Henry Kirklin Plant Sciences Learning Laboratory, College of Agriculture, Food & Natural Resources Dedication Ceremony, Feb. 24, 2021
Henry Kirklin (1858-1938): Internationally-acclaimed horticulturalist, prosperous gardener and farmer, and sought for consult by many, including Booker T. Washington.
Henry Kirklin was born into slavery in Boone County. He was freed at five years old, when his mother “fetched” him out of slavery. Although he never attended any kind of school, he became one of Columbia’s most successful businessmen. As a teenager, Kirklin began working at Joseph B. Douglass's nursery and greenhouse business in Columbia. The first year he worked for Douglass he earned "30 cents a day, the second year 40 cents a day, and so on," until after six years Kirklin earned “a dollar a day.” (State Historical Society of Missouri)
Unofficially the first African American to teach students at the University of Missouri. As a young man, Kirklin worked as a greenhouse supervisor for the University of Missouri. The head of the horticulture department saw Kirklin’s horticultural skill and asked him to teach the lab component of some classes. At the time, the University only allowed whites inside of school buildings, so Kirklin taught propagation and pruning outdoors.
The Plant Man: In 1883, Kirklin purchased a half acre of land on Switzler Street for his garden. Selling fresh fruits, vegetables and starter plants at his farm or from his wheelbarrow (and later horse-drawn cart), Kirklin was known for selling only the highest quality produce.
By 1900, Kirklin’s produce business was so successful that he purchased more land in order to keep up with the growing demand. Crops included lettuce, melons, peppers, tomatoes and more. Customers could also purchase starter plants to take home and raise in their home gardens.
Professors from the University of Missouri brought their students to Kirklin’s farm so that they could study plant propagation techniques on berries, fruit trees and a variety of vegetable plants.
Irrigation Innovation: Kirklin continuously studied gardening so that he could keep current with the newest methods. It was on a trip to the east coast that he noticed prevalent use of overhead irrigation systems. Intrigued, he returned to Columbia and built his own spray irrigation by using a pond he dug to collect rainwater. He was then able to water his garden at no cost, instead of paying for city water.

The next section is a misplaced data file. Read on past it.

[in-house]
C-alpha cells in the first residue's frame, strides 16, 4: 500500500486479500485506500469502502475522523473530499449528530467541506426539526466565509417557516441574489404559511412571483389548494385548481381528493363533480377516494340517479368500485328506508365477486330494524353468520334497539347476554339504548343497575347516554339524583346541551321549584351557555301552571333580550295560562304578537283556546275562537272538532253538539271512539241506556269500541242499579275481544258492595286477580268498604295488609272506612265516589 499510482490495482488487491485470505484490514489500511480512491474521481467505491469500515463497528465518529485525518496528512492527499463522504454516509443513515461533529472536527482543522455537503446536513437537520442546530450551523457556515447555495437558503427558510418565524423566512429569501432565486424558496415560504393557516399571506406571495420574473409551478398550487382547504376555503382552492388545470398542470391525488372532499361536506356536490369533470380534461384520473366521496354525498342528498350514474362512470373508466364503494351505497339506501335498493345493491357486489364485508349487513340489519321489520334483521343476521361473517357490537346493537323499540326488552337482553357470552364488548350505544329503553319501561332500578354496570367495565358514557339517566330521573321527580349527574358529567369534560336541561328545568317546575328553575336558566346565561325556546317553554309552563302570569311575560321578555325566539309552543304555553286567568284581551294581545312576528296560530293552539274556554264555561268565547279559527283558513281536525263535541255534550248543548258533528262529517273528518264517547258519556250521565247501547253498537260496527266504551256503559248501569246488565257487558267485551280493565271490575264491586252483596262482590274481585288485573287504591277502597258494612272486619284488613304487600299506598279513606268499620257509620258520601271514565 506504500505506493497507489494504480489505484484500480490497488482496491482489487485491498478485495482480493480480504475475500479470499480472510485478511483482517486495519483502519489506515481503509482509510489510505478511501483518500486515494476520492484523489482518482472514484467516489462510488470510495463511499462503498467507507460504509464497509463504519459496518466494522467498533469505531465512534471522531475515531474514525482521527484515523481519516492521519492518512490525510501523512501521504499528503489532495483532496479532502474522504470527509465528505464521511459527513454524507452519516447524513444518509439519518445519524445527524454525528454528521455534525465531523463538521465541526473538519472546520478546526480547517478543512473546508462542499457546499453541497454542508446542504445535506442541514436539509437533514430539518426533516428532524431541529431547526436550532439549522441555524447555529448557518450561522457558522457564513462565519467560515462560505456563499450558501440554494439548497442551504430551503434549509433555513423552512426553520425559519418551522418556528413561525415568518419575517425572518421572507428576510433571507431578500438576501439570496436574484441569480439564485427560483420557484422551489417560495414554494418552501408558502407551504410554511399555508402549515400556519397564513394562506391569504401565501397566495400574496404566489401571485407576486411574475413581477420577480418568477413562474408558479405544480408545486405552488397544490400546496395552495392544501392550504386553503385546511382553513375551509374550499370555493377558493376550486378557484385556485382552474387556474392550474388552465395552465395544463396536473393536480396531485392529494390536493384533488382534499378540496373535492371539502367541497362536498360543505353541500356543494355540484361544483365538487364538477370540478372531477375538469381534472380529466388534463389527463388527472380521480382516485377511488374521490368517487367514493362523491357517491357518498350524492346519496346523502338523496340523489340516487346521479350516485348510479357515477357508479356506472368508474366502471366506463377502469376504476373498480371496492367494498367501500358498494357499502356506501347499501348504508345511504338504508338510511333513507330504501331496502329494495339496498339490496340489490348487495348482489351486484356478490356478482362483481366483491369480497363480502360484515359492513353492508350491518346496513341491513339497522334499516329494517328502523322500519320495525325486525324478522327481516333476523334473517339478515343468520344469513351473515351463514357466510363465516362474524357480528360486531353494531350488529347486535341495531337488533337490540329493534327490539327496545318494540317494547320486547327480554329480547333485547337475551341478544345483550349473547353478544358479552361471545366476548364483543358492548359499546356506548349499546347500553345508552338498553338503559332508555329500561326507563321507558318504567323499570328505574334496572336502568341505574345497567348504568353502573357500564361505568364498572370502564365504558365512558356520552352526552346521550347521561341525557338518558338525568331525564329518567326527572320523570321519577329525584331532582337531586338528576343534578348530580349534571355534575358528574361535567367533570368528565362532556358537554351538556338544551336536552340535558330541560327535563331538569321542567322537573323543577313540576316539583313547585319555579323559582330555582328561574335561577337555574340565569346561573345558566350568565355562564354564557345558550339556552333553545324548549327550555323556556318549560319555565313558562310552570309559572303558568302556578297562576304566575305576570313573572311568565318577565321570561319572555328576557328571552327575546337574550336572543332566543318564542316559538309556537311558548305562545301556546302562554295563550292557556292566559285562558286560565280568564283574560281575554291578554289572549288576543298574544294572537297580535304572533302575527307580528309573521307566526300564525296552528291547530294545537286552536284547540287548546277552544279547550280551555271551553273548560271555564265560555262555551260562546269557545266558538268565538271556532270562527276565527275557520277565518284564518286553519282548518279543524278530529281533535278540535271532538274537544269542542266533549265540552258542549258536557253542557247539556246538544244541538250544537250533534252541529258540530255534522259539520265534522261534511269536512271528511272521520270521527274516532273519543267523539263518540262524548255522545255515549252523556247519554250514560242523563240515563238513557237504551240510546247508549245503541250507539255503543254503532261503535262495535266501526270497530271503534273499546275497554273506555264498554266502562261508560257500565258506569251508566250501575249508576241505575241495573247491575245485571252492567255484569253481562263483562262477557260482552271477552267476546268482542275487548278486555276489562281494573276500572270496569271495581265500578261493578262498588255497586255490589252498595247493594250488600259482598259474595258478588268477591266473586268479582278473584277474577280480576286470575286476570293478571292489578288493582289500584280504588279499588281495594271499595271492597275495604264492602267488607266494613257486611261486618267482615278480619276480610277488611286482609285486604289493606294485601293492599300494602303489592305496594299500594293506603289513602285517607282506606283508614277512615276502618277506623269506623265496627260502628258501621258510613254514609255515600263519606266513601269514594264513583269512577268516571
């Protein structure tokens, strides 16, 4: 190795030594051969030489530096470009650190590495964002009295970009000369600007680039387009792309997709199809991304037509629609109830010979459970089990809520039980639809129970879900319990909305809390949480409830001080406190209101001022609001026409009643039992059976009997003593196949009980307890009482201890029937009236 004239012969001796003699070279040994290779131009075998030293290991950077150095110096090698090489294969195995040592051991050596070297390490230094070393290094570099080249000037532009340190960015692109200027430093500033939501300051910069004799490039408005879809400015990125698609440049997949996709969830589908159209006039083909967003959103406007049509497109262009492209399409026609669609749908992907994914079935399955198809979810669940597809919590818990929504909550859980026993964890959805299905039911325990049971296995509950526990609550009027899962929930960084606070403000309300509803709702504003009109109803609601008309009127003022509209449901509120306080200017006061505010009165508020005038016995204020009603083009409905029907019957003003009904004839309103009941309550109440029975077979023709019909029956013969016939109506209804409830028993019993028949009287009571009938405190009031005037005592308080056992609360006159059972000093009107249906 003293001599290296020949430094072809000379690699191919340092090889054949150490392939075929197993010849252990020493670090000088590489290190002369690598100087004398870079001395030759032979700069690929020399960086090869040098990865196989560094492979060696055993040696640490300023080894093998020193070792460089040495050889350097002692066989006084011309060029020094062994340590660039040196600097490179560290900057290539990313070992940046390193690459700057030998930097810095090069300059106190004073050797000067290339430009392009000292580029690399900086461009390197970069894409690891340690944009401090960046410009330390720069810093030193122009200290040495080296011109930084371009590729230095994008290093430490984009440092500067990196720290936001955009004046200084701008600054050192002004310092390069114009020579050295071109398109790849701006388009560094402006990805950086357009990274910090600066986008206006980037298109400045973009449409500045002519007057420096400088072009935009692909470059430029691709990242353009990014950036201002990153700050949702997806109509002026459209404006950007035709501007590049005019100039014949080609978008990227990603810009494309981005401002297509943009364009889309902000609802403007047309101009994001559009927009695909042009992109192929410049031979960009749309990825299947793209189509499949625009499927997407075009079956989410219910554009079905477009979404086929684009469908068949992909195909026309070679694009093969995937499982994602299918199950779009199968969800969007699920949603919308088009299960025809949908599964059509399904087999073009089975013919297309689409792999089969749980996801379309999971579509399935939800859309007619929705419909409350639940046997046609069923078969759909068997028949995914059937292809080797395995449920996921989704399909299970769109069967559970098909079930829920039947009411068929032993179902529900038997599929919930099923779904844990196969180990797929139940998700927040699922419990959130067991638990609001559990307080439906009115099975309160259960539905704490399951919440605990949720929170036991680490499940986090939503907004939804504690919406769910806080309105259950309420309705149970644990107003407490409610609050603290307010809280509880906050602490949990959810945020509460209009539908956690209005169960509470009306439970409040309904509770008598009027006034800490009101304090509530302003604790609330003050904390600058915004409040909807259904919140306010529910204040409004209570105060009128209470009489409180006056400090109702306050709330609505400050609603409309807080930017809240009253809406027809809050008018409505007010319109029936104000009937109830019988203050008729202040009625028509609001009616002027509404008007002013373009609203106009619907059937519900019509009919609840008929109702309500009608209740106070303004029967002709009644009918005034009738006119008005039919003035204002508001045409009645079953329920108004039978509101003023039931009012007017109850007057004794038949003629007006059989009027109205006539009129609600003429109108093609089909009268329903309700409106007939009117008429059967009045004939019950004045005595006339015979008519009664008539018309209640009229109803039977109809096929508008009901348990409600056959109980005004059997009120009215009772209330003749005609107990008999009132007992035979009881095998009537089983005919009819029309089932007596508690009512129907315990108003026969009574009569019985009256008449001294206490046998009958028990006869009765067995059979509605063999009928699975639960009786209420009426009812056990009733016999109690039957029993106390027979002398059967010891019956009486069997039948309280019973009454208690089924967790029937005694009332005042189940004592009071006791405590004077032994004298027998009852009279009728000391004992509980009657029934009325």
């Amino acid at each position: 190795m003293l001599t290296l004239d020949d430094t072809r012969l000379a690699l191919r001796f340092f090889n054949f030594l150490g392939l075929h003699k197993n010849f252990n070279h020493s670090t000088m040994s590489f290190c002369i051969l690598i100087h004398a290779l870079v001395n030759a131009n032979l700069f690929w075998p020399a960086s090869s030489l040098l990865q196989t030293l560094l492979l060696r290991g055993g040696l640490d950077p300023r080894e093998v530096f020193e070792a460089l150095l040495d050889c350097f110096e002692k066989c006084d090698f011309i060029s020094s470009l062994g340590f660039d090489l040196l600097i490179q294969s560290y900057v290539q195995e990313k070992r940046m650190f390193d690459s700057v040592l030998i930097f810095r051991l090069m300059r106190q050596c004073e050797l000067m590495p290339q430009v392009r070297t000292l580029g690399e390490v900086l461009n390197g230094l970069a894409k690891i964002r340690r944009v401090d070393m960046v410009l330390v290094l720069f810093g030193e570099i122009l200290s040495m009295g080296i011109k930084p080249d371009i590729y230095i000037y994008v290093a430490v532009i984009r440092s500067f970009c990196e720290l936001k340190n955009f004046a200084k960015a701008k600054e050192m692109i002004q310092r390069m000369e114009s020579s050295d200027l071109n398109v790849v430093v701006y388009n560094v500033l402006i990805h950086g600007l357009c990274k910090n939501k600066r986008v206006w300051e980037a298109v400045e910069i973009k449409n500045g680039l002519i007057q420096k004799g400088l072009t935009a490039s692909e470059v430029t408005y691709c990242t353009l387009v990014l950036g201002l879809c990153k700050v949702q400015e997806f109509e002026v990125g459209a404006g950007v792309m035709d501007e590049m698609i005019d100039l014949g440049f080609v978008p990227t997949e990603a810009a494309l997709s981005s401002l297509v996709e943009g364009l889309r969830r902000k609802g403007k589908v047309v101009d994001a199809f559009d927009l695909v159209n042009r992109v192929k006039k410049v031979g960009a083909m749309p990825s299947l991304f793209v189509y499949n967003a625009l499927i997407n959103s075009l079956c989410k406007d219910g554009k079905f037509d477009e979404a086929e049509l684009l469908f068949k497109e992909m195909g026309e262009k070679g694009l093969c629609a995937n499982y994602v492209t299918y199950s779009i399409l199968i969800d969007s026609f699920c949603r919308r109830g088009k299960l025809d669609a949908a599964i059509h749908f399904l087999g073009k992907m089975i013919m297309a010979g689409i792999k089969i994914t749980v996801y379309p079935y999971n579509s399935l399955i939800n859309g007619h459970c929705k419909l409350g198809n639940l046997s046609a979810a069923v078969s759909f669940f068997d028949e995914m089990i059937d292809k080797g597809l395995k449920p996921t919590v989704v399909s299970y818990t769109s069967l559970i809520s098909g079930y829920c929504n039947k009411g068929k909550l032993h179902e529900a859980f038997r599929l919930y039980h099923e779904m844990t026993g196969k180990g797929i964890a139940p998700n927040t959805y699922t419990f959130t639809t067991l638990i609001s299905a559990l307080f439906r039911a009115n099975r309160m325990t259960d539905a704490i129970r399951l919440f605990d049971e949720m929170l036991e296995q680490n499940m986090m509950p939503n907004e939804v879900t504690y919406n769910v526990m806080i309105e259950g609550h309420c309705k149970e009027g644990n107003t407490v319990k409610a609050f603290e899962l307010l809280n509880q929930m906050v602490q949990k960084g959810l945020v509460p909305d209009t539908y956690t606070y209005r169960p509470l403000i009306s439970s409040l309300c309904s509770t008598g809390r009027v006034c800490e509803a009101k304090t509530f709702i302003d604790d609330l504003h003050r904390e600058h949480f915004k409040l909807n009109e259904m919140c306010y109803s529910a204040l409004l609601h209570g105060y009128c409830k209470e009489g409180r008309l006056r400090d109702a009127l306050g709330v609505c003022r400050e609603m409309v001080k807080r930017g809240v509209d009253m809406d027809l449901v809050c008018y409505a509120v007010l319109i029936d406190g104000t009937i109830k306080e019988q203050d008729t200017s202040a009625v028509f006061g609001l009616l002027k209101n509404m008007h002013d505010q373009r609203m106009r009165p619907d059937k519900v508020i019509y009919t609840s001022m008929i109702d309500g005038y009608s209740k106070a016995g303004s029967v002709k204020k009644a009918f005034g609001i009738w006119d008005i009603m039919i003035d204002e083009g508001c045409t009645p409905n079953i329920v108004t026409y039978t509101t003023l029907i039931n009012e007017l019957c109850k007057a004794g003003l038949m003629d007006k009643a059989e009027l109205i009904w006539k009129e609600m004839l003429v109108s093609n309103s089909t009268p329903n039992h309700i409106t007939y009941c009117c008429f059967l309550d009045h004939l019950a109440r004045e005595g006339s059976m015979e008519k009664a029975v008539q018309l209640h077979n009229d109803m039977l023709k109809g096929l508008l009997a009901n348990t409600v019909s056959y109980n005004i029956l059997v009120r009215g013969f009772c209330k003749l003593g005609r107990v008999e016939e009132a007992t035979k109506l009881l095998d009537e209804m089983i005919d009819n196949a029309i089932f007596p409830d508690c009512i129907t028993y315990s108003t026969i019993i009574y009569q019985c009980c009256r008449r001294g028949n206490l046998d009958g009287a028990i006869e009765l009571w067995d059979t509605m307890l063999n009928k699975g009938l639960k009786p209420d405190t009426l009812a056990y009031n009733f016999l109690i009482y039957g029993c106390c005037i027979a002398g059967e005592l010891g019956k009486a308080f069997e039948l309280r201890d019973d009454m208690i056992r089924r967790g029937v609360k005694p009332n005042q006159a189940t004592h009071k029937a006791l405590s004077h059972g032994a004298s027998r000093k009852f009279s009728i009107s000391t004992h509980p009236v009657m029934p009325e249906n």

A Final Resting Place: The long-awaited marker was placed on Kirklin’s grave in November 2020. Community partners including the Boone County Historical Society, Columbia Center for Urban Agriculture, Friends of the Historic Columbia Cemetery, Sharp End Heritage Committee, and MU College of Agriculture, Food and Natural Resources, helped raise more than $8,000.
Photo of Henry Kirklin's daughter, Stella Renfro.
Photo of Kirklin's grandson Lorenzo Renfro, with his wife, Alice, and a photo of their daughters, Aaron and Alice.
Photo of Henry's great-great granddaughter and her family.
Photo of Henry's great-great-great granddaughter at her graduation from Duke.
Industry Impact: The new Division of Plant Sciences Learning Lab is a state-of-the-art facility that will inspire students to engage more deeply in learning about plants, their interactions with pathogens and insects, and impacts on the environment around them.
Industry Impact: The design of the new Learning Lab facilitates hands-on/experiential learning with clustered seating to promote collaboration, group work, and problem-solving projects; video enhancements that enable the projection of material from an instructor's microscope onto large monitors; and distance education.